Faculty/Staff Ergonomics

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Computer Ergonomics 

Instructional videos and handouts are now available for:

NEW- Sitting and Standing at Your Computer(link is external) 

Many people think it is a great idea to purchase a sit-stand desktop unit to work on the computer.  Although good in theory, they are not recommended.  They do not fit a wide range of users and without realizing it the thickness of the platform elevates the height of the desk, which is already too tall and usually prevents a safe seated posture.  The height of the monitor has limited adjustability as well.  The desktop units can provide the capability to stand for creative work, and health and wellness, but should not overshadow being able to achieve a good seated posture. 

Please contact Be Well at Work Ergonomics before purchasing a sit-stand desktop unit. 

Be Well at Work Ergonomics does recommend purchasing a stand-alone height adjustable desk that is part of the pre-approved product list. Matching funds can be utilized for part of the purchase price with a computer workstation evaluation and online training.  Watch the video below to learn more about height-adjustable tables. 

Ergo Tips For Using Your Mouse 

Why it is important:

Ergonomics is the science of fitting jobs to people. One area of focus is on designing computer workstations and job tasks for safety and efficiency. Effective ergonomics design coupled with good posture can reduce employee injuries and increase job satisfaction and productivity.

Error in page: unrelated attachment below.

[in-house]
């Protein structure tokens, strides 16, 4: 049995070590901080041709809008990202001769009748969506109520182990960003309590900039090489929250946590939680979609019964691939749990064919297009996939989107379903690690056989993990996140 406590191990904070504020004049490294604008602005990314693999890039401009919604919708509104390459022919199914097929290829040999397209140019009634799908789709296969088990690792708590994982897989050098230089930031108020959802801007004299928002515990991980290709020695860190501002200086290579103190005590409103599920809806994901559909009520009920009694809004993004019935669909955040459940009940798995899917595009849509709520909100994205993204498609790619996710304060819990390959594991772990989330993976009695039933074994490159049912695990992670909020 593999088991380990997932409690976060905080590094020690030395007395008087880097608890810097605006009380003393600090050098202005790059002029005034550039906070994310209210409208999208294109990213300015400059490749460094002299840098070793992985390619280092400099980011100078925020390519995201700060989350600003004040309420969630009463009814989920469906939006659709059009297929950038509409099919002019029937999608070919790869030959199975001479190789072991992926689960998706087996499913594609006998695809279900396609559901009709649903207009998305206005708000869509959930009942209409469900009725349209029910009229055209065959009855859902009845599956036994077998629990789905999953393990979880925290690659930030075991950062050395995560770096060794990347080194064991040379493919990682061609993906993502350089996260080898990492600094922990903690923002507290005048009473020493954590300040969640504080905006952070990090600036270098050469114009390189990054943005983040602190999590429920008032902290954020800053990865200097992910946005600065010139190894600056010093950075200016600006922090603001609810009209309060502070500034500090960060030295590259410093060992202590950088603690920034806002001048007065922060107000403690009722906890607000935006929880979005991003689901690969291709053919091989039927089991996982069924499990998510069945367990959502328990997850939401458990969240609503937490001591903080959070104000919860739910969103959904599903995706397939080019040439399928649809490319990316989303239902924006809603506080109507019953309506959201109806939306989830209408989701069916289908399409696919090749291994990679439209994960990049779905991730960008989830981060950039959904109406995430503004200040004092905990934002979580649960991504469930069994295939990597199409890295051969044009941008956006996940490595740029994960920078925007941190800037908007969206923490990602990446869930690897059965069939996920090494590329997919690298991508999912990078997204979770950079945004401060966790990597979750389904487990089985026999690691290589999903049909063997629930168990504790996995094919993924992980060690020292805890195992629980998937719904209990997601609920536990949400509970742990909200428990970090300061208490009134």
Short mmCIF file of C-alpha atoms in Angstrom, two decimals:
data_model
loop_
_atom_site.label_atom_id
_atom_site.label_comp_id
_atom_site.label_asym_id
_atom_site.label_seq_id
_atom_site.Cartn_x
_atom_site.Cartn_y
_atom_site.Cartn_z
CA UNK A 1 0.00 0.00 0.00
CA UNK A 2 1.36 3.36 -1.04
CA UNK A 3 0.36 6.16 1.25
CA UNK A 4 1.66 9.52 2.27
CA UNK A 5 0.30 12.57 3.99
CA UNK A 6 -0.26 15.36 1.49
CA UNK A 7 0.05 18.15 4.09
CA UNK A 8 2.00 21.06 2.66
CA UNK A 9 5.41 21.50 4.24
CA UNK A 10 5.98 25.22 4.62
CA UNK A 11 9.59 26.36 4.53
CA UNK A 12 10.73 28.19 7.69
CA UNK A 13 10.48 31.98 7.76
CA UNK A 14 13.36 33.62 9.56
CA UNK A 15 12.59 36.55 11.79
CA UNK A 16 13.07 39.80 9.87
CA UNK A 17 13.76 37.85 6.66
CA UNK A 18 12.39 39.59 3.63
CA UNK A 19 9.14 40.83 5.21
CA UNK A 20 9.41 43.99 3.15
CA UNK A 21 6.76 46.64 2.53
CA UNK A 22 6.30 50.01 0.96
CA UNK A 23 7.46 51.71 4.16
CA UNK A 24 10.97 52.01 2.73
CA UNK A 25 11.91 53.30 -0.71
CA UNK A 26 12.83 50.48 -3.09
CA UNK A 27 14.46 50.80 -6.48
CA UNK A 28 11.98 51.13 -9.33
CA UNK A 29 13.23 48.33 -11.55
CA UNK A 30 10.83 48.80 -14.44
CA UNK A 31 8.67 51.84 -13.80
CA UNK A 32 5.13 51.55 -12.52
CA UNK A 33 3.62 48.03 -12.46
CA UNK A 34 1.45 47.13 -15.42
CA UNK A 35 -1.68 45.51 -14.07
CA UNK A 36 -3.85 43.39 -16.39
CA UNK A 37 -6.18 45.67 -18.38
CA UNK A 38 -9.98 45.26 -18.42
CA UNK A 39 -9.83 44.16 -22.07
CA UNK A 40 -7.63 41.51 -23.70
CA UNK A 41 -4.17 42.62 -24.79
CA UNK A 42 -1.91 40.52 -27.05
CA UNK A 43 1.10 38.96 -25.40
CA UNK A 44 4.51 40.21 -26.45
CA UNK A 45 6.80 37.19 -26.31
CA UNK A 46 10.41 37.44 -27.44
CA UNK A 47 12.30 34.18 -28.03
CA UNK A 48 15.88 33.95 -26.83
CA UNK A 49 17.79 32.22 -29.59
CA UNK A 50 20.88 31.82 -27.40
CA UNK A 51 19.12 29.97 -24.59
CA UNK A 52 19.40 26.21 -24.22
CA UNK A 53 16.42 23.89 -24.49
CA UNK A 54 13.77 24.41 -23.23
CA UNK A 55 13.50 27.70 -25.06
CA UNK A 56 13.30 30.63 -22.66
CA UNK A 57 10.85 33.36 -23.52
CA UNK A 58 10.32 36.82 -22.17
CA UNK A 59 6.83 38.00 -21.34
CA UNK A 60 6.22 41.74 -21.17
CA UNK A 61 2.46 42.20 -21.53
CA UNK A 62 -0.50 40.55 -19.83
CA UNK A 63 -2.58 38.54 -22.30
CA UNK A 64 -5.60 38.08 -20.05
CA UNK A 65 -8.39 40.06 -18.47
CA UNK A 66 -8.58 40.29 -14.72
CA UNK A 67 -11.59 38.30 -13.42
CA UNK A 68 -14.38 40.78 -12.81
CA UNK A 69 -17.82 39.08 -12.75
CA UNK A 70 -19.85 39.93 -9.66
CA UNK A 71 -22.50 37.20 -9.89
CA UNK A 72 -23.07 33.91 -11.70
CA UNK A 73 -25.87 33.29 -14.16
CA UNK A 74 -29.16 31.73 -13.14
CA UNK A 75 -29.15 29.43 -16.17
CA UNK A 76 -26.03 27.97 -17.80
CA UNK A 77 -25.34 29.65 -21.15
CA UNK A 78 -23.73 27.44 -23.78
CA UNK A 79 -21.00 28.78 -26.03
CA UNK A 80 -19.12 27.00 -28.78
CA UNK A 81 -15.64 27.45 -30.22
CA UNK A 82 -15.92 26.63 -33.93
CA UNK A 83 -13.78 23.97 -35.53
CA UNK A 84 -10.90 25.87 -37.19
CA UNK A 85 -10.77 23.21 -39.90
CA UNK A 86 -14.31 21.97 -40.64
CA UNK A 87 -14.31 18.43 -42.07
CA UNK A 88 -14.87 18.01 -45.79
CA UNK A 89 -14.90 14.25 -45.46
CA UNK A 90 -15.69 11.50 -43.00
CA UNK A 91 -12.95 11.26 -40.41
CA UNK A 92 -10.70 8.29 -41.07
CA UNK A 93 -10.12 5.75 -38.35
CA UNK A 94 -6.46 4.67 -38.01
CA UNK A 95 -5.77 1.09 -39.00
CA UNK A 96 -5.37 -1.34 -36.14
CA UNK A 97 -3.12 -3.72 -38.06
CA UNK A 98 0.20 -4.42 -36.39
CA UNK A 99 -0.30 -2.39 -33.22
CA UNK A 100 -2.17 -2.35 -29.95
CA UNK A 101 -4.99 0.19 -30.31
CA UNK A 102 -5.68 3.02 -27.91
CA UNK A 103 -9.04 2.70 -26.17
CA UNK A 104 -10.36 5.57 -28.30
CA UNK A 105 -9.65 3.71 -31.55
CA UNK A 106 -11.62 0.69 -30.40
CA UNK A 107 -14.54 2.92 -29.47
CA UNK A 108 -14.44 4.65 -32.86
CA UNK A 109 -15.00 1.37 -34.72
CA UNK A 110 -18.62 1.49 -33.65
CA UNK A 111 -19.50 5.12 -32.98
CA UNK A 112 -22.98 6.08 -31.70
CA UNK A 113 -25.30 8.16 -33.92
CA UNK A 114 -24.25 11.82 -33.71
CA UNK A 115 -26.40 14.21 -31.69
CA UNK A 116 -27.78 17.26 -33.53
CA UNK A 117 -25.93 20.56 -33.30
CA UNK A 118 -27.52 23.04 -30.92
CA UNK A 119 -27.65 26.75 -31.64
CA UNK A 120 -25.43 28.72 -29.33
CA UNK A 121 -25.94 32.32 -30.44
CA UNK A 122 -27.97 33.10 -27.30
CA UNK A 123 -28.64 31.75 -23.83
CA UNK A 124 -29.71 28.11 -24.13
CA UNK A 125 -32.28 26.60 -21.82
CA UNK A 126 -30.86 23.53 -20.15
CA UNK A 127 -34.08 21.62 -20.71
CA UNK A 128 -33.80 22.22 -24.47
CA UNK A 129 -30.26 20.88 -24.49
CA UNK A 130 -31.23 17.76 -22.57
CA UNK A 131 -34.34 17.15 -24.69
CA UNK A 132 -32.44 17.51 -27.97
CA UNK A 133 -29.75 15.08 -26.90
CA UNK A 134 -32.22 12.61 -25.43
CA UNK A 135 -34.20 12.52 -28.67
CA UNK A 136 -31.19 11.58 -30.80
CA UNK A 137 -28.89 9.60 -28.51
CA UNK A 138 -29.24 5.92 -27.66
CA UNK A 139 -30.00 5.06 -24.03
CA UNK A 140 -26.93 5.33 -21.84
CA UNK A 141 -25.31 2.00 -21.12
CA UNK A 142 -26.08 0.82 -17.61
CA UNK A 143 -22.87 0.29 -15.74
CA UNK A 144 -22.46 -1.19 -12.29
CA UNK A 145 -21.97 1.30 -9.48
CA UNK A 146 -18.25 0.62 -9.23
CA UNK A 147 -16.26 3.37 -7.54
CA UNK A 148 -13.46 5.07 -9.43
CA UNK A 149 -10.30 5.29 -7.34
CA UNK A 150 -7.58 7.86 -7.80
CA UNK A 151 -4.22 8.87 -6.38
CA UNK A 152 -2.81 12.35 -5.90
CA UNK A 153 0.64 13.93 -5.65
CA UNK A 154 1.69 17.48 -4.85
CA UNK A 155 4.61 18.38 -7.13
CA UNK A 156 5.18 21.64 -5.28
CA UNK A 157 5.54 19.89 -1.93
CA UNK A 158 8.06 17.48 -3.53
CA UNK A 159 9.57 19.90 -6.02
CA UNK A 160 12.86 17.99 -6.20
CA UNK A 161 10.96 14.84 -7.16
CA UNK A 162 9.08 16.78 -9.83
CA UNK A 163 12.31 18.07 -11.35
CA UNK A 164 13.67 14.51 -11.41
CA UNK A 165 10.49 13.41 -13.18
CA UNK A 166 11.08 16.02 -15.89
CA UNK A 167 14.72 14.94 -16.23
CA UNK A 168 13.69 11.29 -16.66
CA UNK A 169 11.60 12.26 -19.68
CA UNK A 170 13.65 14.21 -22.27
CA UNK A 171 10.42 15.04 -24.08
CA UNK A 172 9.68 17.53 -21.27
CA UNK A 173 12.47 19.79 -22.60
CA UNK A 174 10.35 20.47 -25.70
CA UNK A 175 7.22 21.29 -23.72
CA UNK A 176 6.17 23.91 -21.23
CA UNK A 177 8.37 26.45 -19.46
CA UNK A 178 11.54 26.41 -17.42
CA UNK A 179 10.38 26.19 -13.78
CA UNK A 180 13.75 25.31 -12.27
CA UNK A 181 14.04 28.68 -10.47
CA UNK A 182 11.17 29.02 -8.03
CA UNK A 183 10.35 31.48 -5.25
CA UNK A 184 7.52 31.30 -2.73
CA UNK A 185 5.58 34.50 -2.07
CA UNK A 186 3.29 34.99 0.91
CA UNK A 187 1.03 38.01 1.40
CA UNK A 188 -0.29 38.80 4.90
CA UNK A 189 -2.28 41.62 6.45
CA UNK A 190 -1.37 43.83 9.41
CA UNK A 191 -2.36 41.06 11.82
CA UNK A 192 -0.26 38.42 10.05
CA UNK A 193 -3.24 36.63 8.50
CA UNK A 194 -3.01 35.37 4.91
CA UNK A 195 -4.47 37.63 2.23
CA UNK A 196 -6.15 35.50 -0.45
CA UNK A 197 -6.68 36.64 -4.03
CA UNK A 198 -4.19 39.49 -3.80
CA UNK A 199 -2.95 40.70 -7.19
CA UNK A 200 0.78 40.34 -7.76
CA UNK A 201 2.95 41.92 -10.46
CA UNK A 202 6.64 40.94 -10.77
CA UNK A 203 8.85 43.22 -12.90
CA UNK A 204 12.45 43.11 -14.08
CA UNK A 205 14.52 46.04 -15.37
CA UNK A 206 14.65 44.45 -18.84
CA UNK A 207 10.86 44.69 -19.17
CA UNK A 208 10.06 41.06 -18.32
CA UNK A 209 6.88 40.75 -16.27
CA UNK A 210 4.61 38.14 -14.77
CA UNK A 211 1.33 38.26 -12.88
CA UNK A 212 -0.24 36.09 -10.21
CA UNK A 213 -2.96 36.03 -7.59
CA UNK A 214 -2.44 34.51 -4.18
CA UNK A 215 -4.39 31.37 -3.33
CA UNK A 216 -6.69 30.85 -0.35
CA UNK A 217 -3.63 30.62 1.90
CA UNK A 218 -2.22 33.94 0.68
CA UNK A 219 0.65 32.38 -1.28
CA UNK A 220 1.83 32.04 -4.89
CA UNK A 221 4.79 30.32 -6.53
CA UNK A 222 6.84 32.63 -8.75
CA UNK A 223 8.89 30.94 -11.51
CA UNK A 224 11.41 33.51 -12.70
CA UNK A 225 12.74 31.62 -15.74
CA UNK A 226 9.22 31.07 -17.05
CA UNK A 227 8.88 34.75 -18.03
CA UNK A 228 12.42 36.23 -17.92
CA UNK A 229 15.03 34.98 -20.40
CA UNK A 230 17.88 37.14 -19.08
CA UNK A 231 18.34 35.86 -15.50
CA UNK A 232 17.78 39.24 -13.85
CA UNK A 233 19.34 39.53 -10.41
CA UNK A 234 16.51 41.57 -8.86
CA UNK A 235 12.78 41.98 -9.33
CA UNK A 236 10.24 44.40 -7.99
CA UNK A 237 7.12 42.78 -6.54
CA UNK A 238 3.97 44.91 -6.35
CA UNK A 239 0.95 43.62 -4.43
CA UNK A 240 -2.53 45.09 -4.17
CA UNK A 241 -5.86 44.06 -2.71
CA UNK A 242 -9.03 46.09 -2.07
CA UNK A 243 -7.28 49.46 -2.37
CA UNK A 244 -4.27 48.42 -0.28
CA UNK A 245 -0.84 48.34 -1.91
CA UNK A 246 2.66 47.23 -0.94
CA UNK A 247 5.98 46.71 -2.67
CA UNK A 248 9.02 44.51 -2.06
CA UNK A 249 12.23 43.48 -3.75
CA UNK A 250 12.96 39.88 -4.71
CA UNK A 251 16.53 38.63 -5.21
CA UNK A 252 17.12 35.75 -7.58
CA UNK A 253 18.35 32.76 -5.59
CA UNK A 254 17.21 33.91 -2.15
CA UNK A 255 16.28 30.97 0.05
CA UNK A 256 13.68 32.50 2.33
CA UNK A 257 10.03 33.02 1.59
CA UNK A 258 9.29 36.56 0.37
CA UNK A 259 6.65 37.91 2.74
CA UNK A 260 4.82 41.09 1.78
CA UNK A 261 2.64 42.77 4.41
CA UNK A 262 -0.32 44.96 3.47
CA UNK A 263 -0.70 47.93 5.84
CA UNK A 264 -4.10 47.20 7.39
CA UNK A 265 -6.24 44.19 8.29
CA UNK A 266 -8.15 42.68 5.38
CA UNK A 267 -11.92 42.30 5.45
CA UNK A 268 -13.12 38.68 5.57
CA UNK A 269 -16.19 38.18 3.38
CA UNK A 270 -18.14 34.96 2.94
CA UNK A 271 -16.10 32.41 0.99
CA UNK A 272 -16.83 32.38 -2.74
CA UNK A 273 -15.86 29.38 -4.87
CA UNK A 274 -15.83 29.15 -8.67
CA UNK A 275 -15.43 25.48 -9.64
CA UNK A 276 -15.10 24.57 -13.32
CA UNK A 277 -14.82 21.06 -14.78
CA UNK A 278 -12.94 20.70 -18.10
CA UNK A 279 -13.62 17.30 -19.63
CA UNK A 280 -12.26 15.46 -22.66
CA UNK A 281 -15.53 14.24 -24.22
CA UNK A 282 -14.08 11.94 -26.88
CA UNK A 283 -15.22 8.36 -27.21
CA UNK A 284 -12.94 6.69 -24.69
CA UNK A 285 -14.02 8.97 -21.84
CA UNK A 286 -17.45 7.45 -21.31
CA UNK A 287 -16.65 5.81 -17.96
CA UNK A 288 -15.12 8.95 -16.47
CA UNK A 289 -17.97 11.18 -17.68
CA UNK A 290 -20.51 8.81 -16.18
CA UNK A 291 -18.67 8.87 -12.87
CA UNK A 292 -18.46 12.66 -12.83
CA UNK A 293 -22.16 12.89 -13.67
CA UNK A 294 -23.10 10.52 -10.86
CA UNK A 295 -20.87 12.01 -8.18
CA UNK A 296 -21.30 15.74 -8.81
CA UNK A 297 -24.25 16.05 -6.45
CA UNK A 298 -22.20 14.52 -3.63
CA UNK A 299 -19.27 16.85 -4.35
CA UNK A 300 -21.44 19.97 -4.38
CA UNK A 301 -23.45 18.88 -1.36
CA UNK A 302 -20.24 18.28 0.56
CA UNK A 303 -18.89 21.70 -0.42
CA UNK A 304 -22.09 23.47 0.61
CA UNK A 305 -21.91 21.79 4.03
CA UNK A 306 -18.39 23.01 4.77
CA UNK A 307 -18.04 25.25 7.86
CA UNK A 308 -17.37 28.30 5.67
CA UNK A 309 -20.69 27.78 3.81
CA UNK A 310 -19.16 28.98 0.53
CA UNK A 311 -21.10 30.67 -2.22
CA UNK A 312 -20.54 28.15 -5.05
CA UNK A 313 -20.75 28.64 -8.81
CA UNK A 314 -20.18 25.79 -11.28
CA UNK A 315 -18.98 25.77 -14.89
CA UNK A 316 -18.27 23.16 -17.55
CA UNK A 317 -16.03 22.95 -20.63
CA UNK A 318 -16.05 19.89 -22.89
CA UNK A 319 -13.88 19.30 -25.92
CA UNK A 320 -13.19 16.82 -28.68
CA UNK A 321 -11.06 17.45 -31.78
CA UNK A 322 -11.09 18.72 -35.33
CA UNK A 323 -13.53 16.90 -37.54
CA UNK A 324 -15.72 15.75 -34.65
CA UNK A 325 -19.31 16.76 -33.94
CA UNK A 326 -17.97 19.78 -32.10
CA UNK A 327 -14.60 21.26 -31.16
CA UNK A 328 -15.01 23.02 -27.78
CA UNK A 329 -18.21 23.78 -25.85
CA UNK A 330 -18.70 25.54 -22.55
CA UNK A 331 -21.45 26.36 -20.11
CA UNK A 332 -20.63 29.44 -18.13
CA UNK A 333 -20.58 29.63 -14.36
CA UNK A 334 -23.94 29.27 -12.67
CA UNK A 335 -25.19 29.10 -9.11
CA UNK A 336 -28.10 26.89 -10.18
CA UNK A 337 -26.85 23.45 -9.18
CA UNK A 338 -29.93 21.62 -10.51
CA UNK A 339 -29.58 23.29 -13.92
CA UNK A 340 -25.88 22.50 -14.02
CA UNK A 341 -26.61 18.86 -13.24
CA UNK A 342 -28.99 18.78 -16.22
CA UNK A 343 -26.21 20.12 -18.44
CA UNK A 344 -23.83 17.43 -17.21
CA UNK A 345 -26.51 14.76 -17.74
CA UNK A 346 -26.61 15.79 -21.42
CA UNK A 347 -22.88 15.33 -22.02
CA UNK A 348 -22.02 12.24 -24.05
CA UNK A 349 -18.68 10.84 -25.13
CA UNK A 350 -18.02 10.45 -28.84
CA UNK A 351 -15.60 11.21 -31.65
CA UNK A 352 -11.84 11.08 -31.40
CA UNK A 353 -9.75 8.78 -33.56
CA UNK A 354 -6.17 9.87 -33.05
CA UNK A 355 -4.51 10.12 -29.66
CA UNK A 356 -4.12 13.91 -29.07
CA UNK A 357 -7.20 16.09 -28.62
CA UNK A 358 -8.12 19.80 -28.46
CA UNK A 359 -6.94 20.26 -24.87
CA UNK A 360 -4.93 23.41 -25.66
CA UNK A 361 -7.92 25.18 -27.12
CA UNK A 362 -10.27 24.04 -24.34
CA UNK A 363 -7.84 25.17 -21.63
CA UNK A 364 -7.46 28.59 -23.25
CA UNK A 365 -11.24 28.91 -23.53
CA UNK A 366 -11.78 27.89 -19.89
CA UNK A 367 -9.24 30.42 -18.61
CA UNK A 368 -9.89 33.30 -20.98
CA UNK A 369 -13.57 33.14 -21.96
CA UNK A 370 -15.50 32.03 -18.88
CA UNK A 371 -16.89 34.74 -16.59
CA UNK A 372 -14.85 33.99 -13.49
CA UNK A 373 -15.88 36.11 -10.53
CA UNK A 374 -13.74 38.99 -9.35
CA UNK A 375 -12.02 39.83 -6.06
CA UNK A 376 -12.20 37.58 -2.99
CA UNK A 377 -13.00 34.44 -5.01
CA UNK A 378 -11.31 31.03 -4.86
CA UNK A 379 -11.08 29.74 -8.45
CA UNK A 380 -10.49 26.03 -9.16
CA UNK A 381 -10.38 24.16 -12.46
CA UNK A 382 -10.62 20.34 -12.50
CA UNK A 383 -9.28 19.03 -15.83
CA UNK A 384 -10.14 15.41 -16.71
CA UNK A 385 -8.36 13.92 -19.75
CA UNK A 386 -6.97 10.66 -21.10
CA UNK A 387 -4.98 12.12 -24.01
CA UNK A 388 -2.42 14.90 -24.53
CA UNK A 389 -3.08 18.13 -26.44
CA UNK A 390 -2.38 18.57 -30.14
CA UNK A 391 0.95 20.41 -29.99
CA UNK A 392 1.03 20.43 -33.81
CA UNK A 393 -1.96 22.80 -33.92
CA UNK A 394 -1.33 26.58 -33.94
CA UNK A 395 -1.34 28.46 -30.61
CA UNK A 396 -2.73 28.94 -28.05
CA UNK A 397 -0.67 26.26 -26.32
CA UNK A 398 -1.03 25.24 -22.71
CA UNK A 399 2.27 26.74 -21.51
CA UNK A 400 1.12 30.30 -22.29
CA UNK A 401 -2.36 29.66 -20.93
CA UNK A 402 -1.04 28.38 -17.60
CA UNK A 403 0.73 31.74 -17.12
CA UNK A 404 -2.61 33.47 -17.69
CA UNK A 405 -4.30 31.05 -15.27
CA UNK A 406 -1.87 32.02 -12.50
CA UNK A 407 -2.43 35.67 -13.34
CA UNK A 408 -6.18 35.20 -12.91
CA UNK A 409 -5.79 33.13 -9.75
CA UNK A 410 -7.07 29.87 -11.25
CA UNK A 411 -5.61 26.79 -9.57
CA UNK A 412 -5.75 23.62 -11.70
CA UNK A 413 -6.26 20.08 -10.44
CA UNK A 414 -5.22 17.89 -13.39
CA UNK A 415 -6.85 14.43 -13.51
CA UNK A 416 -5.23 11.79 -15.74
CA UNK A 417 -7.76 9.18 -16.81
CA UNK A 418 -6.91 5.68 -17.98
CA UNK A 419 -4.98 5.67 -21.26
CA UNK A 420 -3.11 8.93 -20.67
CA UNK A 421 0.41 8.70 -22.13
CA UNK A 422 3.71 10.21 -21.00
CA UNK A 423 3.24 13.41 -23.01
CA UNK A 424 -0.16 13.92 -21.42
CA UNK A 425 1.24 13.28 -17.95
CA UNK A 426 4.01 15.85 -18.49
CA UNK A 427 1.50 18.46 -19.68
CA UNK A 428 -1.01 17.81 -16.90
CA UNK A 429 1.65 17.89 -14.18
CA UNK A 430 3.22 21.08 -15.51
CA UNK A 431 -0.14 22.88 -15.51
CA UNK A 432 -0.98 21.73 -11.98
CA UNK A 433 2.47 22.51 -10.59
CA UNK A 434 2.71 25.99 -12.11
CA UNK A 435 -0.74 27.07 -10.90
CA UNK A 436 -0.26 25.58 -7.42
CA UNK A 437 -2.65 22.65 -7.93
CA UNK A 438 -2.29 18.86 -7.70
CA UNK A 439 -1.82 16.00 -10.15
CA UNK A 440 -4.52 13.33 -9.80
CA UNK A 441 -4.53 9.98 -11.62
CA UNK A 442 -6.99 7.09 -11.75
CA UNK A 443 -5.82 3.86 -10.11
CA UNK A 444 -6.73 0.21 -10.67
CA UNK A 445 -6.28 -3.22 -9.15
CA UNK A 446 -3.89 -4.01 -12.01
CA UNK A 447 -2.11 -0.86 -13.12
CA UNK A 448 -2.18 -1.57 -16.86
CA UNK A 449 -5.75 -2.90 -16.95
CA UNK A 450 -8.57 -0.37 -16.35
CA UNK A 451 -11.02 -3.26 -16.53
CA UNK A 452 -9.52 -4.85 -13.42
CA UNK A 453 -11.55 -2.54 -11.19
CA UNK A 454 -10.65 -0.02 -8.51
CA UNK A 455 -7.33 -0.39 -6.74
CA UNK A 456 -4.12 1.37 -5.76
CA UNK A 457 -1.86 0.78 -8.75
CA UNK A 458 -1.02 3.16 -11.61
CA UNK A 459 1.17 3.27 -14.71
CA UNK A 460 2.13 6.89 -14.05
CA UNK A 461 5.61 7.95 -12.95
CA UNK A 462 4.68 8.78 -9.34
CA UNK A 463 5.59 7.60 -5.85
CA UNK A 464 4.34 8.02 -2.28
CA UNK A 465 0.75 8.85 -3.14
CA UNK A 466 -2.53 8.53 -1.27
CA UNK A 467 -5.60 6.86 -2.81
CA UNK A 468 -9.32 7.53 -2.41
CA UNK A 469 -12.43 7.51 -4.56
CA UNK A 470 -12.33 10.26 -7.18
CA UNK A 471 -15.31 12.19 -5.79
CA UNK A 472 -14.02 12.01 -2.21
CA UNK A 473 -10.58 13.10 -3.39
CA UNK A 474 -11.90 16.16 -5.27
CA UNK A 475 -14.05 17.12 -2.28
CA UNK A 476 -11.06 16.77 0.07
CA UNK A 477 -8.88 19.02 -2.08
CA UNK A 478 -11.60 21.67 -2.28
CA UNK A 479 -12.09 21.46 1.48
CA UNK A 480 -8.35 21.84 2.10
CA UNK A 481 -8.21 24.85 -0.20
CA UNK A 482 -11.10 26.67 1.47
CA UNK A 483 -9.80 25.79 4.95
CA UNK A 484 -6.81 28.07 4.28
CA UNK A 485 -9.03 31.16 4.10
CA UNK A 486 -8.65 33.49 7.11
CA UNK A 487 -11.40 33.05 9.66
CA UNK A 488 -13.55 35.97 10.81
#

Computer Ergonomic Risk Factors

Jobs involving computer use may pose ergonomic problems if they include one or more of these risk factors:

  • Repetition: doing the same motions over and over again, such as using the mouse
  • Awkward Body Postures: maintaining an unsupported fixed or awkward posture such as bending the wrist, reaching forward to type and use the mouse, and sitting in an unbalanced manner. 
  • Force: physical exertion or pressure applied to any part of the body while working, such as leaning on the wrist while maneuvering the mouse, tightly gripping the mouse, and bracing the telephone handset between the neck and shoulder.
  • Contact Stress: pressure on soft tissues of the body, such as the wrist when leaning on the desk or the front edge of the desk.

Not all musculoskeletal risk factors are work-related, including:

  • Certain medical conditions: rheumatoid arthritis, diabetes, pregnancy, or menopause.
  • Free time activities: hobbies or chores that involve repetitive motion, awkward postures, or force for extended periods of time.
  • What are the common symptoms of repetitive motion injuries?

Common symptoms of repetitive motion injuries include:

  • pain
  • numbness and tingling
  • stiffness or cramping
  • inability to hold objects or loss of grip strength 

Symptoms that go away overnight are usually signs of fatigue. Symptoms that are continuous and don't go away overnight may indicate a more serious problem. Those experiencing such symptoms should seek medical attention. Repetitive motion injuries are easier to treat in their early stages. Ignoring symptoms could lead to chronic or serious injury.